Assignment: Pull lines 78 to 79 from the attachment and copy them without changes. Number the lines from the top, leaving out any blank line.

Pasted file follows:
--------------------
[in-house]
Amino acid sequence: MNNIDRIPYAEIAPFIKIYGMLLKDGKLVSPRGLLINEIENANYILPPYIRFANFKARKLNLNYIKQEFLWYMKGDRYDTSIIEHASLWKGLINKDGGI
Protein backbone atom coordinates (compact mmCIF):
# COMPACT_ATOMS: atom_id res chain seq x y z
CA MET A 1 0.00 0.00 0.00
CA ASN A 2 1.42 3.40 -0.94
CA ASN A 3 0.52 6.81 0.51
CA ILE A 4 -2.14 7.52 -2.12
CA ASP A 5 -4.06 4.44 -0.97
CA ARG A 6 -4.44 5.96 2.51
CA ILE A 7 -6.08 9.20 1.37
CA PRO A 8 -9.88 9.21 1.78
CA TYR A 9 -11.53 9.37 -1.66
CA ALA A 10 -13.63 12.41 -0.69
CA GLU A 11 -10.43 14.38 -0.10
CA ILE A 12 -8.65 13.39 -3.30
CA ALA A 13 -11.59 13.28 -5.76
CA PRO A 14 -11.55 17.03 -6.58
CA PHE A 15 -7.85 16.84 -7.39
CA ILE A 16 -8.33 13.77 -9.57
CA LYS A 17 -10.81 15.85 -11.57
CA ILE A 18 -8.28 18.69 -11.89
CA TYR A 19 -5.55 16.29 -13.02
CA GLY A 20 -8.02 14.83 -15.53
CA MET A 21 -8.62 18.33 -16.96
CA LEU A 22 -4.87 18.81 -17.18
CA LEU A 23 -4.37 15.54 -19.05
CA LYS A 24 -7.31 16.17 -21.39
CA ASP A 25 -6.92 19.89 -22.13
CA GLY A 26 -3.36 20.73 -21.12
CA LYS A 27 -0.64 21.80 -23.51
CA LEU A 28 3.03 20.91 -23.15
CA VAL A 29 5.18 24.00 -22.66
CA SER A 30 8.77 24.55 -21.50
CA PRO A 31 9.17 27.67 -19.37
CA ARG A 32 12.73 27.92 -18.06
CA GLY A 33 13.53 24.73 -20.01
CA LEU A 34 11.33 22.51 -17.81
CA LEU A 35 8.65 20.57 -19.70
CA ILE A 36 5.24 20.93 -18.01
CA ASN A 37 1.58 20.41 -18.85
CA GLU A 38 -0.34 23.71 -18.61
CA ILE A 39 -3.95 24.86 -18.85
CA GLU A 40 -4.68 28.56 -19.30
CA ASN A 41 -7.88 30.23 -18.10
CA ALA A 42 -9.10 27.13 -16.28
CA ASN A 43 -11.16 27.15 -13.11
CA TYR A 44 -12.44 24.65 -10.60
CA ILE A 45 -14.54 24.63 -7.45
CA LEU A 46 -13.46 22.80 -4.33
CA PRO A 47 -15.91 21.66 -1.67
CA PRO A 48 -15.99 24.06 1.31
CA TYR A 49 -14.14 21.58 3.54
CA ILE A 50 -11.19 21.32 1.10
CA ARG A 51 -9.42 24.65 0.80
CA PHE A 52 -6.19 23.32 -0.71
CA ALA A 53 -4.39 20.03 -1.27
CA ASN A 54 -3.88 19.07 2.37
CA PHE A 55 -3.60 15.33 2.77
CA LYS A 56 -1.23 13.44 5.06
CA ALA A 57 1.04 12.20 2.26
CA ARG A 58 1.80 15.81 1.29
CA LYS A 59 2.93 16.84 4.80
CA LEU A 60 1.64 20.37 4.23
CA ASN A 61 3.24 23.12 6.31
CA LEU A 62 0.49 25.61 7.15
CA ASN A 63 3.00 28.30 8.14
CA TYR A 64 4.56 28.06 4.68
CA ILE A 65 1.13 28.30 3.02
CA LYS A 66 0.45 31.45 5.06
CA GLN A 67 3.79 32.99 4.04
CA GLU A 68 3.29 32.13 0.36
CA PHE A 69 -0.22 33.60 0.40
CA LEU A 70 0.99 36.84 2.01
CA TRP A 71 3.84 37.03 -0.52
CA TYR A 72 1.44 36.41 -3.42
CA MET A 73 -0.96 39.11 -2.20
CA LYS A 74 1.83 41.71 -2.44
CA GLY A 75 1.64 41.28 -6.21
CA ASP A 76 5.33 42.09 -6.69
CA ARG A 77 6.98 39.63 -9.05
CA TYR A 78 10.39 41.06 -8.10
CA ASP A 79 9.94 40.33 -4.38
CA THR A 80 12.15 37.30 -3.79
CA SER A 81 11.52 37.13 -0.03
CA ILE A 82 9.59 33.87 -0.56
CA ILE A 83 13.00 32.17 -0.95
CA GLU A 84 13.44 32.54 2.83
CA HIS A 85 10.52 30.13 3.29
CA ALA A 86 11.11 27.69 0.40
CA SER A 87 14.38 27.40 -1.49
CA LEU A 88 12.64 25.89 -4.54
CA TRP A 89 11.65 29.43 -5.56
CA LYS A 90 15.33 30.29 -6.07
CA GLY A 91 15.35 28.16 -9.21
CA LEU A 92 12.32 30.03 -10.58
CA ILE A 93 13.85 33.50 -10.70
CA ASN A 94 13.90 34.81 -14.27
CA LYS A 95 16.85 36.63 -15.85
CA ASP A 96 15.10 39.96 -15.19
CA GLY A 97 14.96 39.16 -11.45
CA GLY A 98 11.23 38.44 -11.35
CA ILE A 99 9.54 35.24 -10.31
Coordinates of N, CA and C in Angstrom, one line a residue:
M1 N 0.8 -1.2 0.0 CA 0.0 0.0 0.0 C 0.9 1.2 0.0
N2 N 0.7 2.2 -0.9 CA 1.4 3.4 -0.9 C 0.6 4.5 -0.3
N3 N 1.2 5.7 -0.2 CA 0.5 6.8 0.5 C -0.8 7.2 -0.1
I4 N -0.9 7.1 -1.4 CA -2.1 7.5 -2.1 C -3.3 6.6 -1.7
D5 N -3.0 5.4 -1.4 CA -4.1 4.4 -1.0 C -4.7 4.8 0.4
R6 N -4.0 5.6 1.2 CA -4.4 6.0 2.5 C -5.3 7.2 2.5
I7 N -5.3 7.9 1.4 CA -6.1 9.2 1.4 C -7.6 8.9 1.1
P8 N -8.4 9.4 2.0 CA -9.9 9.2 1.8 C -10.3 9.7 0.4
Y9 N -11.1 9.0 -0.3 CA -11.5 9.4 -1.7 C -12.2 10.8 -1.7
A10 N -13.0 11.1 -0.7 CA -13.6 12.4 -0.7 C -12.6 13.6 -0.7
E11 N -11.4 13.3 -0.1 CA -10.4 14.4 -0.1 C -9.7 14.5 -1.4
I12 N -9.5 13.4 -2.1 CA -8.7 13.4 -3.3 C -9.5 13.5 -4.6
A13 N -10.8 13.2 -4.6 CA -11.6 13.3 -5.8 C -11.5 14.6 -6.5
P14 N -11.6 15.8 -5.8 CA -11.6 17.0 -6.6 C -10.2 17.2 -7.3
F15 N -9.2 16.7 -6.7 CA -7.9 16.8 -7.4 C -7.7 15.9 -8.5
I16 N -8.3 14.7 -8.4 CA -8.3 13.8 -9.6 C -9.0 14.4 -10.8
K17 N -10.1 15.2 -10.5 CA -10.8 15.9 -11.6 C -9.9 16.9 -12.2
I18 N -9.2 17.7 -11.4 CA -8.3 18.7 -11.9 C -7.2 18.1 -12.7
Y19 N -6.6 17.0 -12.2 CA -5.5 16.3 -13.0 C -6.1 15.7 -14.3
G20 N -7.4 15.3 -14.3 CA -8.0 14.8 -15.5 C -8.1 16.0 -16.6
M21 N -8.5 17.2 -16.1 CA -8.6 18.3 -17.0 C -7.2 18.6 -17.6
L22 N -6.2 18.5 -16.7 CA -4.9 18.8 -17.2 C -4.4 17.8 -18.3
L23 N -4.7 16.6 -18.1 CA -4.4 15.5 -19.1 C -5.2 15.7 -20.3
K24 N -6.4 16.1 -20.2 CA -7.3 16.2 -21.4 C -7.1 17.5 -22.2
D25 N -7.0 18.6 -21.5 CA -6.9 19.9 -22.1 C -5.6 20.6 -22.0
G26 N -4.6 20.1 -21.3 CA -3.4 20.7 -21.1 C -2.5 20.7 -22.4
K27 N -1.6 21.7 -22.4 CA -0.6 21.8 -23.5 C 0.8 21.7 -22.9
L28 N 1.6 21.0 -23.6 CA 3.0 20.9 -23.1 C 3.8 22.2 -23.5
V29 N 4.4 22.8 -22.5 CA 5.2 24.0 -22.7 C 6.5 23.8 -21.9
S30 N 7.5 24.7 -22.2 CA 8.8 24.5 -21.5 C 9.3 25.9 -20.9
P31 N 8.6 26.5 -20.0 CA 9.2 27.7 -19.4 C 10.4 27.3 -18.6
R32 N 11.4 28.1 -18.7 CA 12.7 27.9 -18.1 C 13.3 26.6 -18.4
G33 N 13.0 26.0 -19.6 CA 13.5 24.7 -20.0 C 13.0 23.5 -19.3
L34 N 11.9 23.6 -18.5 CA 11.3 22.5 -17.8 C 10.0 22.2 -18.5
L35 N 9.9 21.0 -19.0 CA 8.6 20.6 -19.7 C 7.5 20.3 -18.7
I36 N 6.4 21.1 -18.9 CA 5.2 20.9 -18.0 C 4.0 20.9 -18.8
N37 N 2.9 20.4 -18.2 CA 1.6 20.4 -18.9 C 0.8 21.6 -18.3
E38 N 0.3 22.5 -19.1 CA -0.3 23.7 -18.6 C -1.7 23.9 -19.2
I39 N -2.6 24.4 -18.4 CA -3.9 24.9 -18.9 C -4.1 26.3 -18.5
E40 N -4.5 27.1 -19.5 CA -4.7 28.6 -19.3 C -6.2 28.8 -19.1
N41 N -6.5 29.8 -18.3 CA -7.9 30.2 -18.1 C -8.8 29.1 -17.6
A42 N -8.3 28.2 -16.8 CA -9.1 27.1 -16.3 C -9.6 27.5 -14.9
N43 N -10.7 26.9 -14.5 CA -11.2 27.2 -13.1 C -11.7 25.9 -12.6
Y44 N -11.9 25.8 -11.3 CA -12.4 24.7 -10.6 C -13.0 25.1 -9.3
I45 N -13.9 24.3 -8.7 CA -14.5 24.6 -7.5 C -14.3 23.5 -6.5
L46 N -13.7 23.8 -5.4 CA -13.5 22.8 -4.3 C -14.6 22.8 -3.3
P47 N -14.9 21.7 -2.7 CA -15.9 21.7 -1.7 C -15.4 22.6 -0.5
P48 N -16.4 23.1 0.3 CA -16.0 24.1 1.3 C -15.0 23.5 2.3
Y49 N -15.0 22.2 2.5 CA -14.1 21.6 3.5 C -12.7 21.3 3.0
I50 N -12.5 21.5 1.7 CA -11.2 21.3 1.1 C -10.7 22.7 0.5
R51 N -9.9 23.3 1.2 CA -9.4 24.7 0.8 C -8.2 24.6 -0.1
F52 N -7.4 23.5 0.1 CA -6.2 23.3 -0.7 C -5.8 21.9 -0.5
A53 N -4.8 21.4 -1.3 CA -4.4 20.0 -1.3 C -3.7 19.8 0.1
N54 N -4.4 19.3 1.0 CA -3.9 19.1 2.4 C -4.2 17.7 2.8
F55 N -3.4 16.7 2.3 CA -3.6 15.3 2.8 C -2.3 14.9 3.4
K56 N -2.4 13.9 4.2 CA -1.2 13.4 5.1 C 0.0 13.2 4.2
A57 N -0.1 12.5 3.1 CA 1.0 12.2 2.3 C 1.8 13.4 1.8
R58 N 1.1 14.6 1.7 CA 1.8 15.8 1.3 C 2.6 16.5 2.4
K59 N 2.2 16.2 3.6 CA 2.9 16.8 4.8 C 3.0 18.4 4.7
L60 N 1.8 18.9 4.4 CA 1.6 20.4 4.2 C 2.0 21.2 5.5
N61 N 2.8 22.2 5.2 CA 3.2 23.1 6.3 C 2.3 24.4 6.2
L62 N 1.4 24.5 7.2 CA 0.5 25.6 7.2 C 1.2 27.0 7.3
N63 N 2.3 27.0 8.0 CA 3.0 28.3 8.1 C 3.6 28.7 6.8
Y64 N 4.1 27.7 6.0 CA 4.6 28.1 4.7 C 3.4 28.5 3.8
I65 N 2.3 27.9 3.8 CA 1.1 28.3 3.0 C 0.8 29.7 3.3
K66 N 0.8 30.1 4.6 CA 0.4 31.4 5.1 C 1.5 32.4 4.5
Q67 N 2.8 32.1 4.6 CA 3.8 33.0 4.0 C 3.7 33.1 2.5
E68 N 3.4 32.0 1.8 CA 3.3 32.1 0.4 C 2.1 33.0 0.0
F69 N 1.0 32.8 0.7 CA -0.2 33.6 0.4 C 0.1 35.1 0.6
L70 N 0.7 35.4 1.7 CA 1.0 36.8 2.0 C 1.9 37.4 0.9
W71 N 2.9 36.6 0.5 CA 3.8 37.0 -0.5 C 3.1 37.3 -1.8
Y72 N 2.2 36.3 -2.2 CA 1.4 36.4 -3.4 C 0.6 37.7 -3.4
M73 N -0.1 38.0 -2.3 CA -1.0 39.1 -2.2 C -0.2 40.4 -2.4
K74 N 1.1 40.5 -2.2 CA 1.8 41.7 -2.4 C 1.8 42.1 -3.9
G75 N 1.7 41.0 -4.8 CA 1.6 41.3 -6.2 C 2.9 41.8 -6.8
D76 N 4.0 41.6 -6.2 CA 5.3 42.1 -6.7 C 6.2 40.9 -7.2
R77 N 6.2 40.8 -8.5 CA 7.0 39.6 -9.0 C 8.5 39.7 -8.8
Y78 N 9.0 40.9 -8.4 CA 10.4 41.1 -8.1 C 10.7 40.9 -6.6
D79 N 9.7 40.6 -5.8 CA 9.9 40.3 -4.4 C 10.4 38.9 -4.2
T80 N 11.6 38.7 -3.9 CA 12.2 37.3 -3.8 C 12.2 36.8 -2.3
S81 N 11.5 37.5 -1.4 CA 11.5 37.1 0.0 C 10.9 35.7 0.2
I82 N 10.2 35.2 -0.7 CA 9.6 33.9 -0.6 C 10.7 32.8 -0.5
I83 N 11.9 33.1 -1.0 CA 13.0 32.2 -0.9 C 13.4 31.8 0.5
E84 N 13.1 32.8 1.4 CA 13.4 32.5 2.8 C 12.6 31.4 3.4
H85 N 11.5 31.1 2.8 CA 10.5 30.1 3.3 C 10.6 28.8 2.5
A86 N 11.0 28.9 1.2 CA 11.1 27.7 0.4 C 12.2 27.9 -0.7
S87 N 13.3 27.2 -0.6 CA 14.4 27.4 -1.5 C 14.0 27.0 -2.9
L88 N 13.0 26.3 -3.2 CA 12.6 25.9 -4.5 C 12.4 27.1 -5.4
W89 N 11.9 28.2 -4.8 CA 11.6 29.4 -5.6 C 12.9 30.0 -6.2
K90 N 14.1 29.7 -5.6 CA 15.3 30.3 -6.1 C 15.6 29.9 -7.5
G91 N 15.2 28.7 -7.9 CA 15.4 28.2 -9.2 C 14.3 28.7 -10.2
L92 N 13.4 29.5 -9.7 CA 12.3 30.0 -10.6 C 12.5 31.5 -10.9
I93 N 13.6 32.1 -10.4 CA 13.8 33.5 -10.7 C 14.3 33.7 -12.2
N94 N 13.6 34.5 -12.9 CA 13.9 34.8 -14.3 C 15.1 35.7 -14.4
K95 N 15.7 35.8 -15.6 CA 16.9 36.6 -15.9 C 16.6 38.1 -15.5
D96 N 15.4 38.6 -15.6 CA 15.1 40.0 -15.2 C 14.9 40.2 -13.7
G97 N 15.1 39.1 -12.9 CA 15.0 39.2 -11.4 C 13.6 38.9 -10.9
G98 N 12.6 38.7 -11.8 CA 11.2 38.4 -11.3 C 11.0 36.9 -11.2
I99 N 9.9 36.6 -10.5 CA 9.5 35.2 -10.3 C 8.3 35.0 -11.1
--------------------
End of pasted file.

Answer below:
CA LYS A 74 1.83 41.71 -2.44
CA GLY A 75 1.64 41.28 -6.21